Susan Combs, Comptroller of Public Accounts of the State of Texas; and Greg Abbott, Attorney General of the State of Texas v. Newpark Resources, Inc.Appeal from 250th District Court of Travis County (opinion )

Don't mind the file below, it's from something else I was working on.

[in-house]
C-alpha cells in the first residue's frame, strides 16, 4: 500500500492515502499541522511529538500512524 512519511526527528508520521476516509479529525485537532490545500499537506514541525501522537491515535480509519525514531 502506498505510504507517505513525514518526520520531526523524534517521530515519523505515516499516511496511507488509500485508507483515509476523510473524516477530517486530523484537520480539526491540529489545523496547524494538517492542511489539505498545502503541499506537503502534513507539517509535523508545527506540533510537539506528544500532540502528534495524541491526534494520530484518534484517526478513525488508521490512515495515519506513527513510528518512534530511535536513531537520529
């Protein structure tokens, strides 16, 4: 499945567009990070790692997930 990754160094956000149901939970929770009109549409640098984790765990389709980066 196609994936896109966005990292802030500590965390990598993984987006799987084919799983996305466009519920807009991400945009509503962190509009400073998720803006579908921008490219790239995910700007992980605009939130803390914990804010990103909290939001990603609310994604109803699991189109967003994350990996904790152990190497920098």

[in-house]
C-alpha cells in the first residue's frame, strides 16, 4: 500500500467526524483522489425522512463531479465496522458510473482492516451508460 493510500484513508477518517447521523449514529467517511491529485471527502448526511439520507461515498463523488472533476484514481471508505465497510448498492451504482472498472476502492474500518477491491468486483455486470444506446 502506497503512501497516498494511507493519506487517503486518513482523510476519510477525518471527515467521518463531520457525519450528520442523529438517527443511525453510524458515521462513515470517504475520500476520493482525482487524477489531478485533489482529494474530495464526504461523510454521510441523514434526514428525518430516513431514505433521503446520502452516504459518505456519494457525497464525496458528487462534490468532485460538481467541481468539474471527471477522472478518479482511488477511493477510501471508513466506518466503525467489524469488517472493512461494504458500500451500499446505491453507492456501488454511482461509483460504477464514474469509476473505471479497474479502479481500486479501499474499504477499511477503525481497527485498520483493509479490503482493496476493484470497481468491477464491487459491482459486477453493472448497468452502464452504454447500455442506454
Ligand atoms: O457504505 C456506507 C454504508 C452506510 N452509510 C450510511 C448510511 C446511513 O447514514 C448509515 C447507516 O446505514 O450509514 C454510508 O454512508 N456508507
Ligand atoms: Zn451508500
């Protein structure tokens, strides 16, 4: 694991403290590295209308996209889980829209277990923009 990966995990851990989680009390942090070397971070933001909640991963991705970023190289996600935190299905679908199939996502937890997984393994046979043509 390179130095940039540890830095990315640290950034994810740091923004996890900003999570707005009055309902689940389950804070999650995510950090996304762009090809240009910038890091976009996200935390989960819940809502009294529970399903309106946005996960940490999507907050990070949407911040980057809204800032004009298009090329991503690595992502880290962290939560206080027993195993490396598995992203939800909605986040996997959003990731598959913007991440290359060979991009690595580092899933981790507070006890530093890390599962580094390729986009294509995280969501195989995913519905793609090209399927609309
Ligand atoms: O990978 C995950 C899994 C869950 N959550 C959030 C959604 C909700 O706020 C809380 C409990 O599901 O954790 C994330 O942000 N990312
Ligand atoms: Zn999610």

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TEXAS COURT OF APPEALS, THIRD DISTRICT, AT AUSTIN NO. 03-12-00515-CV Susan Combs, Comptroller of Public Accounts of the State of Texas; and Greg Abbott, Attorney General of the State of Texas, Appellants v. Newpark Resources, Inc., Appellee FROM THE DISTRICT COURT OF TRAVIS COUNTY, 250TH JUDICIAL DISTRICT NO. D-1-GN-11-002205, HONORABLE TIM SULAK, JUDGE PRESIDING OPINION In this suit to recover franchise taxes paid under protest, appellants Susan Combs, Comptroller of Public Accounts for the State of Texas, and Greg Abbott, Attorney General of the State of Texas (collectively, the Comptroller), appeal from the trial court s final judgment in favor of appellee Newpark Resources, Inc. On appeal, the Comptroller asserts that the trial court erred in concluding that Newpark was entitled to a tax refund because (1) Newpark s subsidiary, Newpark Environmental Services, LLC (NES), did not qualify for a cost-of-goods-sold deduction and (2) Newpark was not entitled to exclude from its total revenue NES s payments to subcontractors. See Tex. Tax Code §§ 171.1011(g)(3), 171.1012. We affirm the trial court s judgment. BACKGROUND Structure of the franchise tax Because this Court has not previously analyzed the most recent incarnation of Texas s franchise tax, we begin our discussion with a brief overview of the franchise tax. The franchise tax is a tax on the value and privilege of doing business in Texas. See In re Nestle USA, Inc., 387 S.W.3d 610, 612 (Tex. 2012 ) (orig. proceeding). The tax was enacted in 1893 but has been significantly restructured several times. See id. at 612 13 (discussing history of franchise tax). The current version of the franchise tax is codified in chapter 171 of the Tax Code, which was adopted in 2006 as part of the legislature s effort to provide lasting property tax relief, establish a stable and long-term source of funding for public schools, and meet the June 1, 2005 deadline set in West Orange-Cove. In re Allcat Claims Serv., L.P., 356 S.W.3d 455, 458 59 (Tex. 2011) (orig. proceeding) (citing Neeley v. West Orange-Cove Consol. Indep. Sch. Dist., 176 S.W.3d 746, 753 54 (Tex. 2005) (concluding that previous school-funding scheme was unconstitutional)). The tax is still based primarily on revenue and only secondarily on capital, and now applies to every forprofit entity doing business or chartered in Texas that is distinct from its owners. In re Nestle USA, 387 S.W.3d at 614. As the supreme court explained, the current franchise tax is generally calculated using the following formula: Total Revenue General Deduction: the greater of either the Cost of Goods Sold, Compensation, or 30% 2 = Margin x Percentage of gross receipts from Texas business = Taxable Margin x Tax Rate (0.5% for entities primarily engaged in wholesale or retail trade, 1% for all others) = Franchise tax Id. The calculation of total revenue is governed by section 171.1011 of the Tax Code. Generally, total revenue is income reported to the federal IRS with various deductions, limitations, and exceptions. See id. at 615 (listing several exclusions from total revenue). The relevant revenue exclusion in this case is set out in section 171.1011(g)(3) and requires a taxable entity to exclude from total revenue all flow-through funds that are mandated by contract to be distributed to subcontractors that provide services, labor, or materials in connection with various improvements to real property. After calculating total revenue, a taxable entity may take one of three general deductions: cost of goods sold, compensation, or 30% of total revenue. The cost-of-goods-sold deduction, which is the deduction Newpark elected to take in this case, is governed by section 171.1012 of the Tax Code. This provision allows a company to deduct all direct costs of acquiring or producing goods, some indirect costs like insurance, utilities, and quality control, and up to 4% of other indirect or administrative overhead costs. See id. (quoting Tex. Tax Code § 171.1011(a)(1), (c) (d), (f)). 3 Newpark and its subsidiaries are [a]ffiliated entities engaged in a unitary business. In re Nestle USA, Inc., 387 S.W.3d at 614; see also Tex. Tax Code § 171.1014. Therefore, Newpark files a single tax report for the combined group. The group must elect to take the same general deduction meaning all members must take either a cost-of-goods-sold, compensation, or 30% deduction. See Tex. Tax Code § 171.1014(d). With this background in mind, we turn to the specific facts of this case. Factual and procedural background Newpark describes itself as an integrated oilfield services company, providing services to third-party exploration and production companies that are necessary for the drilling of oil and gas wells. Newpark s primary business activity at least with respect to the disputed issues in this case involves the manufacture, sale, injection, and removal of drilling mud. 1 Drilling mud is a product that is injected into a well hole as it is being drilled to cool and lubricate the drill as well as to facilitate the removal of rock, soil, and other waste material from the hole. Newpark, as the parent company, uses several subsidiaries for its various drilling-mud operations. One subsidiary manufactures the industrial minerals that go into making drilling mud; another subsidiary produces, sells, injects, and removes the drilling mud from the well; and NES the main subsidiary at issue in this appeal removes the resulting nonhazardous waste materials from the drilling site, transports the waste to NES s underground disposal sites, and injects 1 Newpark also provides other services to drilling operations, including manufacturing and renting composite mats and other initial planning and drill-site-location and construction services. Although these other activities may be included in Newpark s overall revenue and, by extension, be subject to the franchise tax, they are generally not relevant to the issues in this appeal. 4 the waste into the sites for permanent disposal. NES hires subcontractors to operate the trucks and barges that haul waste to the disposal sites. Newpark explained that its customers generally purchase Newpark s services as an integrated service package rather than separately from each subsidiary. Contracts are usually between the customer and Newpark and its subsidiaries and affiliated companies unless expressly excluded by written agreement. These contracts generally do not specify what subcontractors, if any, Newpark or its subsidiaries will use to provide their services. The Comptroller conducted a desk audit of Newpark s franchise-tax returns for 2008 and 2009 and asked Newpark to explain its subsidiaries business activities. Newpark explained NES s business as outlined above, and based on that description, the Comptroller determined that Newpark owed an additional $186,547.03 for 2008 and $205,698.98 for 2009, plus penalties and interest. This adjustment was based on the Comptroller s determination that NES s disposal of waste material was a service that did not qualify for a cost-of-goods-sold deduction. Newpark paid the additional tax under protest and filed this underlying protest suit. In its suit, Newpark asserted that it was entitled to include NES s expenses in Newpark s overall cost-of-goods-sold deduction. See id. § 171.1012. Alternatively, Newpark argued that it was entitled to exclude a nearly equivalent amount from its total revenue based on NES s flow-through payments to subcontractors for hauling the waste.2 See id. § 171.1011(g)(3). 2 As the statute makes clear, if a taxable entity excludes flow-through payments to subcontractors from its total revenue, it cannot claim those same payments in its cost-of-goods-sold deduction. See Tex. Tax Code § 171.1011(i). The value of Newpark s alleged exclusions and deductions are not in dispute, and NES s proposed cost-of-goods-sold deduction is slightly larger than its proposed flow-through revenue exclusion. 5 Newpark also claimed additional cost-of-goods-sold deductions for its various indirect and administrative overhead expenses that were not included in Newpark s original tax return. See id. § 171.1012(f). Following a bench trial, the trial court rendered a final judgment in Newpark s favor, concluding that Newpark was entitled to a refund of $472,872, plus statutory interest. The Comptroller did not timely request, and the trial court did not issue, findings of fact and conclusions of law. However, to reach the amount of Newpark s refund, the trial court must have concluded that Newpark was entitled to claim NES s expenses including its indirect and administrative overhead expenses in Newpark s overall cost-of-goods-sold deduction. See supra n.2. This appeal followed. STANDARD OF REVIEW The trial court, acting as factfinder, is the sole judge of credibility of the witnesses and weight to be given to their testimony. McGalliard v. Kuhlmann, 722 S.W.2d 694, 696 (Tex. 1986). Where, as in this case, no findings of fact or conclusions of law are filed or requested, we must infer that the trial court made all findings necessary to support its judgment. Holt Atherton Indus., Inc. v. Heine, 835 S.W.2d 80, 83 (Tex. 1992). When the implied findings of fact are supported by the evidence, we must affirm the trial court s judgment on any theory of law applicable to the case. See In re W.E.R., 669 S.W.2d 716, 717 (Tex. 1984); Carrollton-Farmers Branch Indep. Sch. Dist. v. JDP, Inc., 168 S.W.3d 184, 188 (Tex. App. Dallas 2005, no pet.). The issues in this case primarily concern the proper construction of chapter 171 of the Tax Code. See generally Tex. Tax Code §§ 171.1011 .1014. Statutory construction is a question of law that we review de novo. See First Am. Title Ins. Co. v. Combs, 258 S.W.3d 627, 631 (Tex. 6 2008). When construing a statute, our primary objective is to ascertain and give effect to the legislature s intent. Id. at 631 32. In determining legislative intent, we first consider the plain language of the statute. GMC v. Bray, 243 S.W.3d 678, 685 (Tex. App. Austin 2007, no pet.). When statutory text is clear, it is determinative of legislative intent, unless enforcing the plain meaning of the statute s words would produce an absurd result. Entergy Gulf States, Inc. v. Summers, 282 S.W.3d 433, 437 (Tex. 2009). We consider the statute as a whole, reading each word in context rather than in isolation, and unless a different definition is supplied by the legislature, we assume the words chosen have their plain and ordinary meaning. See City of Rockwell v. Hughes, 246 S.W.3d 621, 625 26 (Tex. 2008). Our analysis is informed by the presumption that the entire statute is intended to be effective and that a just and reasonable result is intended. See Tex. Gov t Code § 311.021(2), (3); Shook v. Walden, 304 S.W.3d 910, 917 (Tex. App. Austin 2010, pet. denied). Only when the statutory text is ambiguous do we resort to rules of construction or extrinsic aids. 3 Shook, 304 S.W.3d at 917 (internal quotations omitted); see also Combs v. Metropolitan Life Ins. Co., 298 S.W.3d 793, 796 97 (Tex. App. Austin 2009, pet. denied). DISCUSSION The Comptroller raises four issues on appeal, which we group into the following two categories. First, the Comptroller asserts that NES provides only services, and therefore its expenses do not qualify for a cost-of-goods-sold deduction. Second, the Comptroller argues that NES s payments to its subcontractors do not constitute flow-through funds that can be excluded from 3 The parties dispute whether the cost-of-goods-sold deduction is an imposition of a tax rather than an exemption, which affects whether the tax is strictly construed in favor of or against the taxpayer. See Upjohn Co. v. Rylander, 38 S.W.3d 600, 606 (Tex. App. Austin 2000, pet. denied). However, this rule of construction only applies if the statute is ambiguous. See id. 7 total revenue because Newpark s contracts with its customers did not require Newpark or NES to use those subcontractors. The parties concede that if Newpark can include NES s expenses in its cost-of-goodssold deduction, then the trial court s judgment in Newpark s favor must be affirmed regardless of whether Newpark can also exclude its flow-through payments from total revenue. See supra n.2. Therefore, we will address the cost-of-goods-sold issue first because it may be dispositive in this case.4 See Carrollton-Farmers Branch Indep. Sch. Dist., 168 S.W.3d at 188 (noting that appellate court will affirm trial court s determination of tax if correct on any legal theory presented); see also Tex. R. App. P. 47.1 (requiring appellate courts to hand down opinions that are as short as possible while addressing every issue necessary to disposition). In its first, third, and fourth issues on appeal, the Comptroller challenges the trial court s determination of Newpark s overall cost-of-goods-sold deduction.5 Specifically, the 4 In addressing the cost-of-goods-sold-deduction issue first, we in no way suggest that the Comptroller or taxable entities are free to determine a general deduction before determining total revenue. However, in this case, the parties concede that if Newpark was entitled to take the cost-ofgoods-sold deduction, the trial court s judgment must be affirmed. Therefore, although the cost-ofgoods-sold deduction is not a stand-alone theory for determining franchise tax, in this specific case, it is a stand-alone theory for affirming the trial court s judgment. See Tex. R. App. P. 47.1 (requiring courts of appeals to hand down opinion that is as brief as practicable while addressing every issue necessary for final disposition). 5 The Comptroller s first, third, and fourth issues relate to whether NES s direct expenses, administrative-overhead costs, and pollution-control costs qualify for the cost-of-goods-sold deduction. See Tex. Tax Code § 171.1012(c)(7), (f), (i). As the Comptroller concedes, if NES s direct expenses are deductible as a cost of goods sold, then NES may also deduct its administrative-overhead and pollution-control costs. As part of its fourth issue, the Comptroller also asserts that there is no evidence to substantiate how much Newpark spent on its pollution-control costs. Even assuming that this argument was not waived as inadequately briefed, see Tex. R. App. P. 38.1(i), we conclude that there is sufficient testimony and documentation in the record to support the trial court s valuation of NES s pollution-control costs. 8 Comptroller argues that because NES provides only services, it does not sell any goods for which it could claim a cost-of-goods-sold deduction. Therefore, according to the Comptroller, the trial court erred in including NES s expenses in Newpark s overall cost-of-goods-sold deduction. As we will discuss, the resolution of this issue involves two separate questions. First, in determining cost of goods sold, do we consider each member of a combined group s business in the context of the combined group s business as a whole, rather than treating each member as if it were a stand-alone company? Second, does NES furnish[] labor or materials to a project for the construction . . . of real property such that it can include the cost of that labor or material in its cost of goods sold? See Tex. Tax Code 171.1012(i). Under the facts of this case, we answer yes to both questions, and therefore we affirm the trial court s implied finding that Newpark was entitled to include NES s expenses in its cost-of-goods-sold deduction. Do we consider NES s expenses in the context of Newpark s overall sales? In its brief, the Comptroller repeatedly emphasizes that NES does not sell any goods in the ordinary course of its business, and therefore it cannot qualify for any cost-of-goods-sold deduction. See id. § 171.1012(a)(1), (c) (d) (defining good and listing several costs associated with production and sale of goods that can be deducted). According to Newpark, this argument underscores the fault in the Comptroller s analysis, in that the Comptroller incorrectly views NES as an isolated business rather than as a part of Newpark. The Comptroller s analysis, according to Newpark, is inconsistent with the plain language of the statute.6 6 It is not entirely clear whether the Comptroller actually asserts that NES s activities must be viewed in isolation. In its brief, the Comptroller states that an entity which would not be 9 We agree with Newpark that the plain language of the statute does not support the Comptroller s interpretation that section 171.1014(e)(1) requires each member s business to be viewed in isolation when determining the member s eligibility to take a cost-of-goods-sold deduction. Section 171.1014 generally governs when and how a combined group files a combined report, and subsection (e) delineates how the combined group calculates its cost-of-goods-sold deduction. This subsection states: For purposes of Section 171.101, a combined group that elects to subtract costs of goods sold shall determine the amount by: (1) determining the cost of goods sold for each of its members as provided by Section 171.1012 as if the member were an individual taxable entity; (2) adding the amounts of the cost of goods sold determined under Subdivision (1) together; and (3) subtracting from the amount determined under Subdivision (2) any cost of goods sold amounts paid from one member of the combined group to another member of the combined group, but only to the extent the corresponding item of total revenue was subtracted under Subsection (c)(3). Id. § 171.1014(e) (emphasis added). eligible for the Cost of Goods Sold deduction if it were an individual taxable entity must calculate its Cost of Goods Sold deduction as zero. This language could be read to support Newpark s argument that the Comptroller attempts to look at NES and by extension all subsidiaries as if it were a stand-alone business, completely separate from its parent company. However, the Comptroller also argues that the analysis would be the same even if NES were part of the subsidiary that sold drilling mud because NES s activities are still only services. Thus, it is unclear whether the Comptroller actually attempts to analyze NES in isolation. Nevertheless, because resolution of this issue is fundamental to our disposition of this case, we will address Newpark s argument that, when determining NES s cost-of-goods-sold deduction, NES s activities must be considered in the context of Newpark s overall business. 10 Subsection 171.1014(e) is an accounting mechanism that adds up each member s cost of goods sold while eliminating any double counting of intra-group sales or transfers. Given that this provision is effectively a procedural tool, it would be inconsistent to treat subsection 171.1014(e)(1) as an additional substantive limitation that would require each member s business activity to be viewed in complete isolation from the combined group. Cf. Sergeant Enter., Inc. v. Strayhorn, 112 S.W.3d 241, 249 50 (Tex. App. Austin 2003, no pet.) (noting that procedural tax tools generally do not affect vested rights of what can be taxed). This conclusion is directly supported by subsection 171.1014(d-1), which states that [a] member of a combined group may claim as costs of goods sold those costs that qualify under Section 171.1012 if the goods for which the costs are incurred are owned by another member of the combined group. As this provision indicates, a member that does not sell any goods itself may nevertheless deduct as cost of goods sold those expenses it incurs to sell goods owned by another member of the combined group. It would be entirely inconsistent to treat individual members as isolated entities under subsection (e)(1) but nevertheless allow them to deduct their costs for selling goods that are owned by other members of the combined group. Finally, the overall structure of section 171.1014 supports the conclusion that when determining the franchise tax of a combined group, we consider the group as whole, not each member in isolation. See City of Rockwell, 246 S.W.3d at 625 26 (noting that courts consider statute as a whole and read words in context, not in isolation). As subsection 171.1014(b) clearly states, a combined group is a single taxable entity for purposes of the application of the [franchise tax]. Furthermore, subsection 171.1014(d) requires a combined group to choose to deduct either 11 cost of goods sold or compensation for all its members, thereby indicating that the franchise tax is intended to apply to all members of a combined group as if they were a single taxpayer. See also Tex. Tax Code §§ 171.1014(h) (requiring members of combined group to use same accounting period for determining margin and apportionment), 171.1014(i) (making each member jointly and severally liable for tax owed by combined group). It would be inconsistent with this framework to consider a combined group as a single taxable entity, require each member to take the same general deduction, but nevertheless treat each member as an isolated entity for purposes of determining eligibility to take the cost-of-goods-sold deduction. Compare id. § 171.1014(b), (d) (d-1), with id. § 171.1014(e)(1). This conclusion would lead to the absurd result that a company that had no subsidiaries could take all costs-of-goods-sold deductions allowable under section 171.1012, but if that same company created subsidiaries it could potentially lose substantial cost-of-goods-sold deductions because each subsidiary might not sell goods in the ordinary course of its business. Therefore, reading section 171.1014 as a whole, we agree with Newpark that each member s cost-of-goods-sold deduction must be determined by considering the member s expenses in the context of the combined group s overall business. To the extent the Comptroller asserts that section 171.1014(e)(1) requires us to look at NES in complete isolation, that interpretation is inconsistent with the statute. Thus, under the plain language of section 171.1014, we determine NES s eligibility to take a cost-of-goods-sold deduction within the context of Newpark s overall business. Do NES s expenses qualify as costs of goods sold under section 171.1012(i)? In its primary argument on appeal, the Comptroller asserts that Newpark cannot include NES s expenses in its cost-of-goods-sold deduction. Specifically, the Comptroller claims 12 that NES s removal and disposal of waste material is a service within the meaning of section 171.1012, and therefore NES does not sell a good for which the cost-of-goods-sold deduction could apply. See id. § 171.1012(a)(3)(B)(i) (excluding services from definition of tangible personal property). In its response, Newpark asserts that NES furnishes labor to projects for the construction and improvement of real property, and therefore Newpark is entitled to take a cost-ofgoods-sold deduction for these expenses under section 171.1012(i). We begin our analysis of this issue with a brief overview of the cost-of-goods-sold deduction, focusing on those sections relevant to this appeal. For purposes of the cost-of-goods-sold deduction, a good is real or tangible property sold in the ordinary course of business of a taxable entity. Id. § 171.1012(a)(1). Tangible personal property is further defined as personal property that can be seen, weighed, measured, felt, or touched or that is perceptible to the senses in any other manner, as well as various films, sound recordings, and other forms of property not at issue in this case. Id. § 171.1012(a)(3)(A)(i) (iii). However, services are specifically excluded from the definition of tangible personal property. Id. § 171.1012(a)(3)(B)(i) (ii). A taxable entity that elects to take the cost-of-goods-sold deduction may deduct all direct costs of acquiring or producing the goods, including labor, materials, handling, depreciation, and other sunk costs related to production. Id. § 171.1012(c) (d). A taxable entity may also deduct up to 4% of its indirect or administrative overhead costs such as legal, security, and accounting services provided that it can demonstrate those costs are allocable to the acquisition or production of goods. Id. § 171.1012(f). However, a taxable entity generally cannot include costs related to the 13 actual sale of goods such as distribution, advertising, rehandling, or bidding expenses in its cost-of-goods-sold deduction. See id. § 171.1012(e). Finally, subsection 171.1012(i) creates a restriction and potential expansion of which entities can take a cost-of-goods-sold deduction. It states, in relevant part: A taxable entity may make a subtraction under this section in relation to the cost of goods sold only if that entity owns the goods. . . . A taxable entity furnishing labor or materials to a project for the construction, improvement, remodeling, repair, or industrial maintenance . . . of real property is considered to be an owner of that labor or materials and may include the costs, as allowed by this section, in the computation of cost of goods sold. Id. § 171.1012(i) (emphasis added). With this statutory framework in mind, we now consider the facts of this case. Newpark concedes that NES s disposal of waste does not qualify as either real or tangible personal property, and thus NES itself does not sell a good within the meaning of the franchise tax. See id. § 171.1012(a)(1). However, as discussed above, we do not consider NES in isolation, but rather determine whether NES s expenses qualify as a deductible cost of selling some Newpark good. See id. § 171.1014(d-1). Within that context, Newpark asserts that NES s expenses are part of the overall labor and materials that Newpark furnishes to the drilling of oil and gas wells, which the Comptroller does not dispute constitutes a project for the construction and improvement of real property. See id. § 171.1012(i). Based on the record, it appears that NES s expenses do not fit into any of the specified costs that can be deducted under subsections (c), (d), 14 or (f).7 Therefore, if NES s expenses qualify for a cost-of-goods-sold deduction, they must qualify under section 171.1012(i). The Comptroller asserts that NES s removal and disposal of drilling mud is purely a service and does not constitute labor furnished to a project for the construction or improvement of real property. The terms labor and service are not defined in chapter 171 or in the Tax Code. Nevertheless, the Comptroller contends that the terms must have different meanings because section 171.1011(g)(3) lists services and labor as separate activities that can be related to the improvement of real property. See id. § 171.1011(g)(3) (noting that taxpayer may exclude flowthrough payments for services, labor, or materials in connection with . . . design, construction, remodeling . . . on real property ). This use of separate terms, according to the Comptroller, indicates that the legislature understood services to mean something distinct from labor with respect to the construction of real property. Although we agree that the separate listing of services and labor in section 171.1011(g)(3) indicates that they encompass different concepts, the fact that the terms are listed separately does not mean they are mutually exclusive. See Matagorda Cnty. Appraisal Dist. v. Coastal Liquids Partners, L.P., 165 S.W.3d 329, 334 35 (Tex. 2005) (noting that categories listed separately in statute can still overlap). Furthermore, the fact that section 171.1011(g)(3) indicates that labor and services have distinct meanings does not provide us with clear guidance as to what 7 The removal and disposal of waste from the drilling site is not an aspect of the acquisition or production of drilling mud, nor is it a result of deterioration, spoliage, or other sunk cost associated with the production of drilling mud. See Tex. Tax Code § 171.1012(c) (d). In addition, NES s removal and disposal of waste does not constitute an indirect or administrative overhead cost of producing a good. See id. § 171.1012(f). 15 that distinction is. Neither term is defined in the statute, and the ordinary definitions of labor and services substantially overlap such that both definitions tend to refer to the words interchangeably.8 See City of Rockwell, 246 S.W.3d at 625 26 (noting that courts assume undefined terms have ordinary meaning). Webster s Dictionary does offer one arguably pertinent definition of services, explaining it to mean useful labor that does not produce a tangible commodity, noting that railroads, telephone companies, and physicians perform services although they produce no goods. See Webster s Third New International Dictionary 2075 (Phillip Gove Ed. 2002). However, even assuming we could reconcile that definition with section 171.1011(g)(3) s reference to services . . . in connection with the actual or proposed design, construction, . . . of real property, the same question still remains does NES furnish labor to a project for the construction of real property? In order to answer that question, we must determine section 171.1012(i) s function. Function of section 171.1012(i) The function of section 171.1012(i) must be determined within the context of the section 171.1012 generally. See City of Rockwell, 246 S.W.3d at 625 26 (noting that courts consider entire statute and put words in context). We will primarily consider the consequences of the various proposed constructions, presuming that the legislature intended the entire statute to be effective and to achieve a just and reasonable result. See Tex. Gov t Code §§ 311.021(3), 311.023(5). 8 Webster s defines labor as the expenditure of physical or mental effort especially when fatiguing, difficult, or compulsory, while service is defined as the performance of work commanded or paid for by another. See Webster s Third New International Dictionary 1259, 2075 (Phillip Gove Ed. 2002). Thus, both labor and services are generally work done for another, with labor potentially including an additional expenditure of either physical or mental effort. 16 Generally, section 171.1012(i) operates as a broad limitation on which entities can claim the cost-of-goods-sold deduction, restricting it to those that actually own the goods they sell. See Tex. Tax Code § 171.1012(i). However, the section then provides a general exception to this rule stating that those that furnish labor or materials to certain projects related to real property are considered to be an owner of that labor or materials and may include the costs, as allowed by this section, in the computation of cost of goods sold. See id. (emphasis added). It is not entirely clear from the structure of this subsection what the legislature was trying to accomplish. Did it mean that, in the context of improving real property, a party furnishing labor does not need to sell a separate good to qualify for the cost-of-goods-sold deduction? If so, can those entities that furnish labor to the improvement of real property deduct all expenses related to their supply of labor as a cost of goods sold? Can multiple taxpayers qualify as furnishing the same labor, thereby allowing multiple deductions for the same expense? The Comptroller asserts that [t]he purpose of Section 171.1012(i) is to allow construction companies and contractors . . . to act like they are the owner of those materials and labor. Otherwise, the Comptroller notes, construction companies and contractors could not take the Cost of Goods Sold deduction because they do not own the finished product. Although this is merely a litigation position and not a formal interpretation, it is generally consistent with Newpark s explanation of the statute and a common-sense understanding that many contractors and subcontractors that improve or maintain real property do not actually own or sell the property. Given that real property itself is a good within the meaning of section 171.1012, but that many of the businesses that incur costs to improve or maintain real property never sell that good, the legislature 17 could have reasonably intended section 171.1012(i) to allow those same companies to deduct their costs as if they were a cost of goods sold. Otherwise, section 171.1012(i) s provision making the party that furnishes labor the owner of that labor would be meaningless because, regardless of whether a contractor owned the labor it supplied, the contractor could not deduct the cost of supplying that labor unless it also sold the real property or some other tangible personal property in the ordinary course of its business. See Tex. Tax Code § 171.1012(i); see also Tex. Gov t Code § 311.021(2) (noting that courts presume entire statute intended to be effective). Furthermore, it would make the classification of real property as a good relatively ineffectual because a potentially large percentage of taxable entities that incur costs to develop or maintain real property would never be able to deduct those costs as a cost of goods sold. Therefore, we conclude that when viewed in the context of section 171.1012, subsection (i) means that the party that supplies labor or materials to the construction, improvement, remodeling, repair, or industrial maintenance of real property can deduct its labor or material expenses as a cost of goods sold, assuming those expenses would qualify as the cost of selling real property. See Tex. Tax Code § 171.1012(i) (permitting deduction of labor and materials costs as allowed by this section ). Having determined the function of section 171.1012(i), we can more accurately determine what constitutes labor furnished for the improvement of real property. Meaning of labor within the context of section 171.1012 Given our conclusion that section 171.1012(i) is designed to allow the party that furnishes labor for the improvement of real property to deduct that cost as if it sold the property, 18 there is no reason to believe that labor under subsection 171.1012(i) means anything different than labor under section 171.1012 generally. See Sheshunoff v. Sheshunoff, 172 S.W.3d 686, 692 (Tex. App. Austin 2005, pet. denied) (noting that courts presume that same terms used in same connection in different statutes have same meaning). Generally, a taxable entity may deduct all direct costs of acquiring or producing goods, including labor costs. See Tex. Tax Code § 171.1012(c)(1). Labor is a broad term that encompasses a wide range of activities, including expenditure of physical or mental effort especially when fatiguing, difficult, or compulsory. Webster s Third New International Dictionary 1259, 2075 (Phillip Gove Ed. 2002). None of the surrounding statutory text indicates that labor has a more limited meaning than its common definition. Cf. Railroad Comm n of Tex. v. Texas Citizens for a Safe Future & Clean Water, 336 S.W.3d 619, 628 (Tex. 2011) ( [W]e have warned against expansively interpreting broad language where it is immediately preceded by narrow and specific terms. ). Therefore, we presume that the legislature intended to allow taxable entities to deduct a wide range of labor expenses.9 See Texas Dep t Pub. Safety v. Abbott, 310 S.W.3d 670, 675 (Tex. App. Austin 2010, no pet.) (noting courts assume broad statutory terms have broad meaning). 9 Because labor within the context of section 171.1012(i) can be given a clear and definite meaning based solely on the plain language of the statute, we conclude that the statute is not ambiguous. See Entergy Gulf States, Inc. v. Summers, 282 S.W.3d 433, 437 (Tex. 2008). Therefore, we do not reach whether the cost-of-goods-sold deduction operates as an imposition of a tax rather than a tax exemption. See Upjohn Co. v. Rylander, 38 S.W.3d 600, 606 (Tex. App. Austin 2000, pet. denied) (noting that these presumptions only considered when tax statute is ambiguous). Similarly, we need not defer to the Comptroller s interpretation of the statute. Id. 19 We look to the facts of this case to determine whether NES s services, put in the context of Newpark s overall services, qualify as labor for the construction or improvement of real property. It is undisputed that the drilling and construction of oil and gas wells qualifies as construction or improvement to real property. Furthermore, it is undisputed that the injection and removal of drilling mud qualifies as labor and materials that are furnished for the construction of oil and gas wells. Therefore, the only question is whether NES s subsequent transport and disposal of the used drilling mud and other waste material is part of the labor involved in the drilling process. The Comptroller asserts that NES s activities are akin to a garbage collector that picks up trash cans on the street corner and transports the trash to the local landfill. These activities, according to the Comptroller, are clearly a service and not labor supplied for the improvement of real property. While the Comptroller s hypothetical may be true as far as it goes, it seems that Newpark s activity in the record before us is more analogous to a demolition company that tears down a preexisting structure and then removes the resulting debris so that new construction can begin. It would be irrational to conclude that the demolition of the old structure is labor furnished for the construction or improvement of real property but that the actual removal and disposal of the resulting debris is a service that is not part of the construction process. After all, demolition without disposal would be pointless in this situation. Similarly, it is difficult to view NES s disposal of waste material as though it were not an essential and direct component of the drilling process. Given that similar costs for scrap material and pollution control devices are deductible as costs of producing tangible personal property, it follows that such expenses should also be deductible for the improvement or maintenance of real 20 property. See Tex. Tax Code § 171.1012(c)(7) (8), (d)(3). There was testimony at trial that the waste material was an inescapable byproduct of drilling, that removal and disposal of this waste material was essential to continue drilling, and that without this disposal the drilling process would come to an immediate halt. Based on this testimony, the trial court could have reasonably concluded that the removal and disposal of this waste material was labor furnished to a project for the construction and improvement of real property. Admittedly, other cases may present a close issue as to when labor is too far removed from the construction, improvement, remodeling, repair, or industrial maintenance of real property to qualify for the cost-of-goods-sold deduction under section 171.1012(i). In this case, however, we conclude that the record supports the trial court s implied finding that NES furnishes labor to a project for the construction or improvement of real property. Therefore, the trial court did not err in including NES s expenses within Newpark s overall cost-of-goods-sold deduction. We overrule the Comptroller s first, third, and fourth appellate issues. CONCLUSION Having concluded that Newpark was entitled to include NES s expenses in its overall cost-of-goods-sold deduction, we need not determine whether Newpark could also exclude flowthrough payments to subcontractors from NES s total revenue. See Carrollton-Farmers Branch Indep. Sch. Dist., 168 S.W.3d at188 (noting that appellate courts affirm trial court s determination of tax if correct on any legal theory presented); see also Tex. R. App. P. 47.1. We affirm the judgment of the trial court. 21 __________________________________________ Scott K. Field, Justice Before Chief Justice Jones, Justices Pemberton and Field Concurring Opinion by Chief Justice Jones Affirmed Filed: December 31, 2013 22